You might have heard stories about the California DMV revoking licenses from people with bipolar disorder, and you might be wondering what the chances are this could happen to you. Maybe you feel like your moods or episodes don’t affect your driving at all. Or maybe you’re wondering if they actually do.
While it is true that having a manic or depressive episode can result in unsafe decisions on the road, not all people with bipolar disorder are unsafe drivers. It does matter how intense your episodes are, because in extreme cases, drivers might be more prone to recklessness. Also, it matters what kind of medication you’re taking. Some bipolar medication can result in reduced alertness, which is something you want to avoid when you’re behind the wheel.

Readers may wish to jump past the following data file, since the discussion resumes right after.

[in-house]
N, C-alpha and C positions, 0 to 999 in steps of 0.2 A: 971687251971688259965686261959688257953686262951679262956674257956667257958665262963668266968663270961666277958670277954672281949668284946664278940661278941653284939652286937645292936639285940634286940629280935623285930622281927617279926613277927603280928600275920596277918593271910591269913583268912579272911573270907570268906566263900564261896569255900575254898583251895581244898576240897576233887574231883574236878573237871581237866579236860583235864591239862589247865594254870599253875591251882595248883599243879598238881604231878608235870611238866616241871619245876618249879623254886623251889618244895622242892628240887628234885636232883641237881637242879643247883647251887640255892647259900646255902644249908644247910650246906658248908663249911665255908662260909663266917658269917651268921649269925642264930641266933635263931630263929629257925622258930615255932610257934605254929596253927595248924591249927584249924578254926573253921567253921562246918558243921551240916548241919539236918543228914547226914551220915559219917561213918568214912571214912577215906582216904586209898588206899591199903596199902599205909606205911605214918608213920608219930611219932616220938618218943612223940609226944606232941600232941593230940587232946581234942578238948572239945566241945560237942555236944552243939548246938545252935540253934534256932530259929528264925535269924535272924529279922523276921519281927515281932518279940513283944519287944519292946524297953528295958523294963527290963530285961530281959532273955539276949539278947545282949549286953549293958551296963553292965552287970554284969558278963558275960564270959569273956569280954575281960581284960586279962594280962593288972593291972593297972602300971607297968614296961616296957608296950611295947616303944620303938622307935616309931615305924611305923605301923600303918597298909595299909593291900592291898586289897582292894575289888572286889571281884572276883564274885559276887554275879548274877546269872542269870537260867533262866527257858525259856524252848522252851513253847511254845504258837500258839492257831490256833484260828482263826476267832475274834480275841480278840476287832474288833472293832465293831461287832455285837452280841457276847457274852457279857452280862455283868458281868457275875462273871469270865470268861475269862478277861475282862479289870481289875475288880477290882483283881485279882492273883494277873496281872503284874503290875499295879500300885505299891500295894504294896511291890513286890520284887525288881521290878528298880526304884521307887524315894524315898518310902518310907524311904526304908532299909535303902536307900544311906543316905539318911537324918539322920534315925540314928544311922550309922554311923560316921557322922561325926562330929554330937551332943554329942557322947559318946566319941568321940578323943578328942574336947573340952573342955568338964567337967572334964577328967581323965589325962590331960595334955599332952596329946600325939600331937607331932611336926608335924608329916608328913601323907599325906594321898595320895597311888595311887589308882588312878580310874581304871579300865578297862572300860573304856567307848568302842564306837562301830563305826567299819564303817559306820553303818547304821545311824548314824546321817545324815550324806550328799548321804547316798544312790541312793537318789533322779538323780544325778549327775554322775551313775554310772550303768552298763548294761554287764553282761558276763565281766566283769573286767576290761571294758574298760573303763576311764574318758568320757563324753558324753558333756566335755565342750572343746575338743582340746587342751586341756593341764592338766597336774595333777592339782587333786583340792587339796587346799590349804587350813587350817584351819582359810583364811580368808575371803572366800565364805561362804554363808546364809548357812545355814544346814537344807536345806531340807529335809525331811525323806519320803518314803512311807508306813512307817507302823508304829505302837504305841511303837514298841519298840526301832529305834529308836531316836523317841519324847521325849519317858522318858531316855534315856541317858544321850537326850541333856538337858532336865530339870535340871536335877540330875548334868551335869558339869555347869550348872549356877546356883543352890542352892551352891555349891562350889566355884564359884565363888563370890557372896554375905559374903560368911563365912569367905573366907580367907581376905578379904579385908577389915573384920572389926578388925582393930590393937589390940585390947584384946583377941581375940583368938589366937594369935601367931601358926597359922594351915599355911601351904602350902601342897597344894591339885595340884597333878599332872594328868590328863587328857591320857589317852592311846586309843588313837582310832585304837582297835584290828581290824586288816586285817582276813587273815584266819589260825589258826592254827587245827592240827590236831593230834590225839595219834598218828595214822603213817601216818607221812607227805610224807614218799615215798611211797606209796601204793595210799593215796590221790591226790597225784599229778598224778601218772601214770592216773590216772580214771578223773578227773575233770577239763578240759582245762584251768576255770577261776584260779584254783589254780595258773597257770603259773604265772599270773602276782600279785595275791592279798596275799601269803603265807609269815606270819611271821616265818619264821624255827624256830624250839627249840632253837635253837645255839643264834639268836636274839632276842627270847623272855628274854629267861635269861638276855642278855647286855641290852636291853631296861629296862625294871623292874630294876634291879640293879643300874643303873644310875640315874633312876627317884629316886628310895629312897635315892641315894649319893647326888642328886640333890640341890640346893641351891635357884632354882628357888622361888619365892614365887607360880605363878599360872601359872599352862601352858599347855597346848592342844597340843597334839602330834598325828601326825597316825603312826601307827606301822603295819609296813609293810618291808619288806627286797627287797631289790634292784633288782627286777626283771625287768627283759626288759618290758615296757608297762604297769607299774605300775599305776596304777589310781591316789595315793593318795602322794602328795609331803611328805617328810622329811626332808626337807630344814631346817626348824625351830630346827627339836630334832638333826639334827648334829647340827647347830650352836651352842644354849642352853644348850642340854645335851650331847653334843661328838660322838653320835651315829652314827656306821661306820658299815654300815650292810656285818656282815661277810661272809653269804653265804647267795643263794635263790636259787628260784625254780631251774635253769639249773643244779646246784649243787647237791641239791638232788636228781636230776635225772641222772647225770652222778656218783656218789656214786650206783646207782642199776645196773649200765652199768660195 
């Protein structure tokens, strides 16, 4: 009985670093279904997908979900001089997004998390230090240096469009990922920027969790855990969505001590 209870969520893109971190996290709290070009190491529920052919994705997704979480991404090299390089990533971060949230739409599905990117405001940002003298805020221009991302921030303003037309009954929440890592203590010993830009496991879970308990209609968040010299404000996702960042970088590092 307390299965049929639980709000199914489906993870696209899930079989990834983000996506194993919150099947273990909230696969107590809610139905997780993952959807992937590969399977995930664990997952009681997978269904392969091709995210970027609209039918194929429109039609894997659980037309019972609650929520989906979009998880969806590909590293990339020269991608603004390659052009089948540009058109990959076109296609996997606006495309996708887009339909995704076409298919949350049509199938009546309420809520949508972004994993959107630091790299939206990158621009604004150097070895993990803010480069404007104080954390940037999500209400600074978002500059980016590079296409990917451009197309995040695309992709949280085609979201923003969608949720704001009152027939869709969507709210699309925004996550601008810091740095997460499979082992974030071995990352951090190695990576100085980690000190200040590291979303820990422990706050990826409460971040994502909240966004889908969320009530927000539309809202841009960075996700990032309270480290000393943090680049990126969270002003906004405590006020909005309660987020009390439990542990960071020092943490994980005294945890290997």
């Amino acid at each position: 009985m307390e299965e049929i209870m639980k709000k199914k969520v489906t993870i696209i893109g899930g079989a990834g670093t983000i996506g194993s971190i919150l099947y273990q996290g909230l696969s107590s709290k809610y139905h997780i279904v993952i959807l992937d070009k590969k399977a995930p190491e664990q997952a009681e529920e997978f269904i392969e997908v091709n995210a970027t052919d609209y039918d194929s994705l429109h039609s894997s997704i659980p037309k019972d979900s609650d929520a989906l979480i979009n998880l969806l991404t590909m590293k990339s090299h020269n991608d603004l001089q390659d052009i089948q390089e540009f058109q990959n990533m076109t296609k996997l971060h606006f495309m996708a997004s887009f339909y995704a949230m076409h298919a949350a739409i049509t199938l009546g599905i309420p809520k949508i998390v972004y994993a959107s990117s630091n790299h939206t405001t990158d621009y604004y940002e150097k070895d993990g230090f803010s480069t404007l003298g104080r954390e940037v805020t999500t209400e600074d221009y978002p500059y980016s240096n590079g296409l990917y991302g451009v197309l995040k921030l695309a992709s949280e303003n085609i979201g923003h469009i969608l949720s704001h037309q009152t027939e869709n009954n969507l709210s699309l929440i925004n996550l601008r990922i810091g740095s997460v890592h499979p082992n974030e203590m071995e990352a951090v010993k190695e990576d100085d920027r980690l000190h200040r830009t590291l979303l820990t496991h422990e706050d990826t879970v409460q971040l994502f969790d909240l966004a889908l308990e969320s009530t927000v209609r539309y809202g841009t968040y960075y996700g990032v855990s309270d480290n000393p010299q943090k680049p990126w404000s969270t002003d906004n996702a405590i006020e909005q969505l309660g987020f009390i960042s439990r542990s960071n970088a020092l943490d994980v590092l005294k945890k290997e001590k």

California law allows the DMV to investigate whether or not you’re fit to drive if you have a medical or mental condition that might make it harder to drive safely. So if you get a letter in the mail telling you about a reexamination appointment, don’t panic. They’ll test you to see if you’re able to drive safely, and if they don’t see a problem, you can go back to cruising the California roads. If they do see a problem, then your license might be suspended.
But people aren’t perfect and sometimes, they make mistakes. If your license is suspended, but you feel you can still drive safely, the DMV allows you to ask for a hearing. They’ll discuss and debate over your case, and at the end of it, they might decide to reverse their decision.